Â two complicated functions that will predict one of those examples to good to be true.

Â And thus accordingly, we can train it to get 100% quality but still miss the mistake.

Â We divide our dataset into a train and test with proportion of 70 to 30;

Â 70 goes to the train and 30 goes to the test.

Â And we have trained our linear regression.

Â At the input one, we should receive a certain vector of values.

Â Output is a number.

Â Where do we get this vector?

Â It's a vector that is fed from the input

Â must be in the special column in a DataFrame which has a vector type.

Â In order to collect it from the variable values,

Â we need to use VectorAssembler which specifies input column with the output columns,

Â and then apply it to our train sample.

Â And that's what we have got.

Â We have those 12 columns that were at the beginning.

Â We have added to them one column with our feature vector and now we can use it.

Â Let's throw all the other columns because they are useless.

Â Leave only features and the labels.

Â Create an object of linear regression and train it on your training samples.

Â So, now you need to apply it on your sample.

Â Let's see what happens.

Â By default, the linear regression prediction are written in

Â the same DataFrame as input and codes the prediction.

Â If you compare the labels to the predictions,

Â you will see that for many labels you have not so mistaken.

Â For the first example,

Â we have made a mistake about 50 elements and for the later we also make a mistake at 15.

Â That is sometimes we predicts the labels very well.

Â Let's now to maintain the experimental integrity,

Â see how accurately we will predict everything on the test sample.

Â You can also see there are values that are close and there are

Â values where you even be mistaken for 500 bicycles.

Â It's not good.

Â We can calculate the quality of prediction of regression using a special evaluator.

Â First, with the help of this evaluator we can

Â calculate R squared so-called coefficient of determination,

Â which describes how well our linear regression pass through all of the examples.

Â So the coefficient of the determination is 0.76,

Â is it good or bad?

Â Well, let's take a look.

Â Here in this picture,

Â there are different distributions smoothed by a linear regression

Â for which different estimates of the accuracy of R squared are given.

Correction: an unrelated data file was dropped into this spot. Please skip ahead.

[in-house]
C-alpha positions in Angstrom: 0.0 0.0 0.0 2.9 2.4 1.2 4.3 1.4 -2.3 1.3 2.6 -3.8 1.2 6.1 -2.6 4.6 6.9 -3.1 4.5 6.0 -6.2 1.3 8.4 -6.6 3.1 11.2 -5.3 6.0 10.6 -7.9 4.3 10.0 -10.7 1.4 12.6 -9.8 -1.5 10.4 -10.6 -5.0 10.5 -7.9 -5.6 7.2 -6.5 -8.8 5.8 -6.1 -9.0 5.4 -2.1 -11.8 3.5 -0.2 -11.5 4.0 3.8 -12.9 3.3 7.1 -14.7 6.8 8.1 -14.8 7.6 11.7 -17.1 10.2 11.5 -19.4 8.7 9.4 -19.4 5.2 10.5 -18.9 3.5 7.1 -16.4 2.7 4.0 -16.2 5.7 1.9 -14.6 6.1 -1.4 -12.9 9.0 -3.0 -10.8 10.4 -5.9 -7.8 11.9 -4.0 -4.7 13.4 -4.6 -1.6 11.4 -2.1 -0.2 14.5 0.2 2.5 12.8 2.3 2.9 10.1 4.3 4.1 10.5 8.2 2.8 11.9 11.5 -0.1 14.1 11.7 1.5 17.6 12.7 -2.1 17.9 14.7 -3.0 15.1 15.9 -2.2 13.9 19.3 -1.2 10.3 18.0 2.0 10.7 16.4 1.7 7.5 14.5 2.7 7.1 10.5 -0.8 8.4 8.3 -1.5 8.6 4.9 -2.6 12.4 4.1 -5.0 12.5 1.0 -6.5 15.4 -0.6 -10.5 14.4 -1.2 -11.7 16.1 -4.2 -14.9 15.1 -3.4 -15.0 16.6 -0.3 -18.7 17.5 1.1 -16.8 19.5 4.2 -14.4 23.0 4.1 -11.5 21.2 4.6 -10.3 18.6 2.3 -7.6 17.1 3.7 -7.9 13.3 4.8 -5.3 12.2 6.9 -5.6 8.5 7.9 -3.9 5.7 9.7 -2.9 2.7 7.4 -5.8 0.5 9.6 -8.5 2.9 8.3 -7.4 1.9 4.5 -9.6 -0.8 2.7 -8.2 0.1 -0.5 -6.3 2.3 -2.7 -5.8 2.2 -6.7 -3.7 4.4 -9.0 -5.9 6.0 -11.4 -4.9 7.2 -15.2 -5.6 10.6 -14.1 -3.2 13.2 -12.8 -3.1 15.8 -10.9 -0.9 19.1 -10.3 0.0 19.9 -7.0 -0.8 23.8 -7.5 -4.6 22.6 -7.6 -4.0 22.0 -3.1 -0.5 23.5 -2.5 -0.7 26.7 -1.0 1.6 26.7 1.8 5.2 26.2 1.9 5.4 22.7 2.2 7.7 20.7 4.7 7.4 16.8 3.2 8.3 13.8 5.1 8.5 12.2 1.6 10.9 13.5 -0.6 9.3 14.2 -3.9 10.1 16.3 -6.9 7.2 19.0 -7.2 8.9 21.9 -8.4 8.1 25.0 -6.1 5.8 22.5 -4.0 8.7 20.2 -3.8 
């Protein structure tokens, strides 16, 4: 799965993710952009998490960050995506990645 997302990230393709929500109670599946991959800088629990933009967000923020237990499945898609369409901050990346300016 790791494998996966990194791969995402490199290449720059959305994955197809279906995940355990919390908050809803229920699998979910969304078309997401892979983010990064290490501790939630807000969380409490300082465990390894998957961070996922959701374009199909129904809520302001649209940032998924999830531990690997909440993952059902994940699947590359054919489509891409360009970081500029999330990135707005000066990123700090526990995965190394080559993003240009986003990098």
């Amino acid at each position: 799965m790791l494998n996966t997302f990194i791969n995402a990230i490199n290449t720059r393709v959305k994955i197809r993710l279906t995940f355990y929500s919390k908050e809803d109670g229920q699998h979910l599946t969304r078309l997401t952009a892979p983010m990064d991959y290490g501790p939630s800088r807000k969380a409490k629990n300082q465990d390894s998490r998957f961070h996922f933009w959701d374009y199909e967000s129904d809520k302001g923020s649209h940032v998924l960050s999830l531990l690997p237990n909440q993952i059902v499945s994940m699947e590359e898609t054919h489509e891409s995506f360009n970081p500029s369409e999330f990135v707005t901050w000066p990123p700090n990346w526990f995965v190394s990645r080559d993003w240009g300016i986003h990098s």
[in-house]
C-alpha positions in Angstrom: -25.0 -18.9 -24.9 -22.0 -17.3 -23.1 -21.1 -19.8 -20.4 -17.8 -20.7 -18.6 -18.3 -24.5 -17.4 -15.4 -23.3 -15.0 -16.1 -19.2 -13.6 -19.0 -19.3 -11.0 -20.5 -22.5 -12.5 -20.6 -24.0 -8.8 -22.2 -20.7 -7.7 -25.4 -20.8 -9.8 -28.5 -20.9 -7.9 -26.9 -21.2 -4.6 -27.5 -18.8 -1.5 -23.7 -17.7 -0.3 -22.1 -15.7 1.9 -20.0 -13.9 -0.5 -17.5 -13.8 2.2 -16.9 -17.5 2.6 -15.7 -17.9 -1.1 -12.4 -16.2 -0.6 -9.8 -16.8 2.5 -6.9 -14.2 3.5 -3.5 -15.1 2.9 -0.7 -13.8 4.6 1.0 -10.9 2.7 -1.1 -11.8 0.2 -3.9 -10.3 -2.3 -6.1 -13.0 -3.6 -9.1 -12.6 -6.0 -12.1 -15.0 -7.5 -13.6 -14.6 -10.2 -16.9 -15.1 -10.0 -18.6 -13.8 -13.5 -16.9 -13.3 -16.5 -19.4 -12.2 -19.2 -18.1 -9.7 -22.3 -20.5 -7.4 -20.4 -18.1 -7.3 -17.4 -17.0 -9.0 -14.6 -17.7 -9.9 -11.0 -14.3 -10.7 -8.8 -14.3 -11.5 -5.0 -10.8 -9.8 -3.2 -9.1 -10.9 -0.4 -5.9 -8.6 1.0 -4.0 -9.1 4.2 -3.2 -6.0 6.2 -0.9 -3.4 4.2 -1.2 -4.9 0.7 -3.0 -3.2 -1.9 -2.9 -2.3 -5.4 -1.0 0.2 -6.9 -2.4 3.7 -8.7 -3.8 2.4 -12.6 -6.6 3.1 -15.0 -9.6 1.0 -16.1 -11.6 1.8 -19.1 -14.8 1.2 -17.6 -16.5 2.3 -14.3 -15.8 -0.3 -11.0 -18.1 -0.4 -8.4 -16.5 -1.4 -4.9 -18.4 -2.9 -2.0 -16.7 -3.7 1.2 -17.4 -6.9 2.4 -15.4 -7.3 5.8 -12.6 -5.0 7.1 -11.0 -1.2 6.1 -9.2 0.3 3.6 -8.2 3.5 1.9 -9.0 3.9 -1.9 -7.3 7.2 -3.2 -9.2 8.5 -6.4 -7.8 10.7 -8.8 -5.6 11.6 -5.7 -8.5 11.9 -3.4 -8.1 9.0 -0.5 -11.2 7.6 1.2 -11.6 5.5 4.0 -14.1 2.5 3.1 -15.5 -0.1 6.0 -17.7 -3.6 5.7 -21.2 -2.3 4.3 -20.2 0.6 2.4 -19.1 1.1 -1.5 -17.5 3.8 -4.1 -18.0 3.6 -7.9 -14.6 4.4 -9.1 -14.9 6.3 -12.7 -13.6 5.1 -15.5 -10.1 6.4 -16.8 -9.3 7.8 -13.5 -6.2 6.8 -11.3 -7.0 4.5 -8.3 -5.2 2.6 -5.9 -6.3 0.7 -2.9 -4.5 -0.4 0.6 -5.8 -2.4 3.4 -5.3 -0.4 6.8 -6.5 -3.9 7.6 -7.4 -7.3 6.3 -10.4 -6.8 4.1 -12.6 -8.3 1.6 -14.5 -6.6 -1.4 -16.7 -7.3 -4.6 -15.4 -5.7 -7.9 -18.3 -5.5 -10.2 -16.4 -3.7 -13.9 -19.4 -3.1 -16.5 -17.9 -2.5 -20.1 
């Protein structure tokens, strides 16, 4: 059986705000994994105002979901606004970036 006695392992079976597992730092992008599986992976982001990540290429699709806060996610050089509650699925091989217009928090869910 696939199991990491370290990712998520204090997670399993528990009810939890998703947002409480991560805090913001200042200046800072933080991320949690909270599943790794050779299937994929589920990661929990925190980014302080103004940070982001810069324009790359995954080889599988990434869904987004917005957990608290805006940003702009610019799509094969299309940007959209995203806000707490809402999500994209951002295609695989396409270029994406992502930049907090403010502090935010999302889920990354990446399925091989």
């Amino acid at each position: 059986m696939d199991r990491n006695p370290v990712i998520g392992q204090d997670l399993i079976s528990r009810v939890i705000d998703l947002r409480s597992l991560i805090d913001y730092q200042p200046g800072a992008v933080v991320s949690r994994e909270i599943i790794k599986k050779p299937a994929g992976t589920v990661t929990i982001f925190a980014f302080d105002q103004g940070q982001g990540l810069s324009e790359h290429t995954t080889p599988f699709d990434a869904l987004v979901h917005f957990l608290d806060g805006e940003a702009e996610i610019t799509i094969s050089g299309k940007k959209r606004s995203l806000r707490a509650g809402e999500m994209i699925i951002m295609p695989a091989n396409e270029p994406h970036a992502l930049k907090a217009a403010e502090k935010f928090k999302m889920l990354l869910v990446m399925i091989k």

Â The left most has an accuracy of 0.99.

Â When almost one when all points almost directly fell on our straight line.

Â Our accuracy is 0.76.

Â So most likely, our situation is similar to the picture in the middle.

Â Another way to estimate the mistake is to measure the mean error.

Â For example, the root mean square error.

Â It is the root of the sum of squares of all the deviations divided by N.

Â The standard deviation is 910 bicycles that is you are mistaken for whole 1000 bikes.

Â Wow, lots of.

Â Well, let's try to construct some useful metric that

Â will be understood by your possible customers.

Â For example, they are ready to store extra 300 bikes in their warehouse just in case.

Â How many errors containing less than 300 bicycles did you make in your predictions?

Â For this, you should substract the real number of bicycles from the

Â predicted one and take the absolute value of the residual.

Â In all cases, when the mistake was less than 300 bikes put one;

Â in the remaining cases, zero.

Â And now just calculate the average of this ones and zeros.

Â We have predicted correctly inserted 2% of

Â cases whereas accuracy of prediction was within 300 bikes.

Â This is a business-friendly metric and customers can

Â decide whether to use this prediction in their work or not.

Â So let's sum up, in this lesson,

Â you have learned how to prepare data from Spark MLlib tasks,

Â make predictions using linear regression,

Â and evaluate the quality of the predictions.

Â And at the next lesson,

Â let's pay more attention to the architecture of Spark MLlib library.

Â How it's arranged? What part it has and how it can be used?

Â Stay with us. It will be interesting.

Â